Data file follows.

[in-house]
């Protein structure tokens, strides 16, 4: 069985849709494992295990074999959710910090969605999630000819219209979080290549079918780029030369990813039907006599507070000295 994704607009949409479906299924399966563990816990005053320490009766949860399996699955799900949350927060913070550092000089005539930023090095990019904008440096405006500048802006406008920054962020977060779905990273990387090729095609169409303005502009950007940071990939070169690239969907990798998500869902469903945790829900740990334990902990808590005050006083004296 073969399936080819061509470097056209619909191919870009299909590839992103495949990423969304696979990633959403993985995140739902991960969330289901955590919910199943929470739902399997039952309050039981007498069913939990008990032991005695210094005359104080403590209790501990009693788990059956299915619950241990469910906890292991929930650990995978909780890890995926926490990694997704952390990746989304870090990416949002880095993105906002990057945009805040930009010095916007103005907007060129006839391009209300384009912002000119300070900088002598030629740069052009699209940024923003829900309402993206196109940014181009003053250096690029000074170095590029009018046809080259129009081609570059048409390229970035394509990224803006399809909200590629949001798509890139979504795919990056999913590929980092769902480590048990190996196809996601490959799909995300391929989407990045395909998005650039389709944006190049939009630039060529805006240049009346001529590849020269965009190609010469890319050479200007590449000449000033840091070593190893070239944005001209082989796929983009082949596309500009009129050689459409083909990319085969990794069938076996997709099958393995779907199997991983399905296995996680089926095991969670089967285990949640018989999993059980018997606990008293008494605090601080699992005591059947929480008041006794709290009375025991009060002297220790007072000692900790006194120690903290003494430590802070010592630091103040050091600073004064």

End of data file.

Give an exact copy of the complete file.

[in-house]
């Protein structure tokens, strides 16, 4: 069985849709494992295990074999959710910090969605999630000819219209979080290549079918780029030369990813039907006599507070000295 994704607009949409479906299924399966563990816990005053320490009766949860399996699955799900949350927060913070550092000089005539930023090095990019904008440096405006500048802006406008920054962020977060779905990273990387090729095609169409303005502009950007940071990939070169690239969907990798998500869902469903945790829900740990334990902990808590005050006083004296 073969399936080819061509470097056209619909191919870009299909590839992103495949990423969304696979990633959403993985995140739902991960969330289901955590919910199943929470739902399997039952309050039981007498069913939990008990032991005695210094005359104080403590209790501990009693788990059956299915619950241990469910906890292991929930650990995978909780890890995926926490990694997704952390990746989304870090990416949002880095993105906002990057945009805040930009010095916007103005907007060129006839391009209300384009912002000119300070900088002598030629740069052009699209940024923003829900309402993206196109940014181009003053250096690029000074170095590029009018046809080259129009081609570059048409390229970035394509990224803006399809909200590629949001798509890139979504795919990056999913590929980092769902480590048990190996196809996601490959799909995300391929989407990045395909998005650039389709944006190049939009630039060529805006240049009346001529590849020269965009190609010469890319050479200007590449000449000033840091070593190893070239944005001209082989796929983009082949596309500009009129050689459409083909990319085969990794069938076996997709099958393995779907199997991983399905296995996680089926095991969670089967285990949640018989999993059980018997606990008293008494605090601080699992005591059947929480008041006794709290009375025991009060002297220790007072000692900790006194120690903290003494430590802070010592630091103040050091600073004064």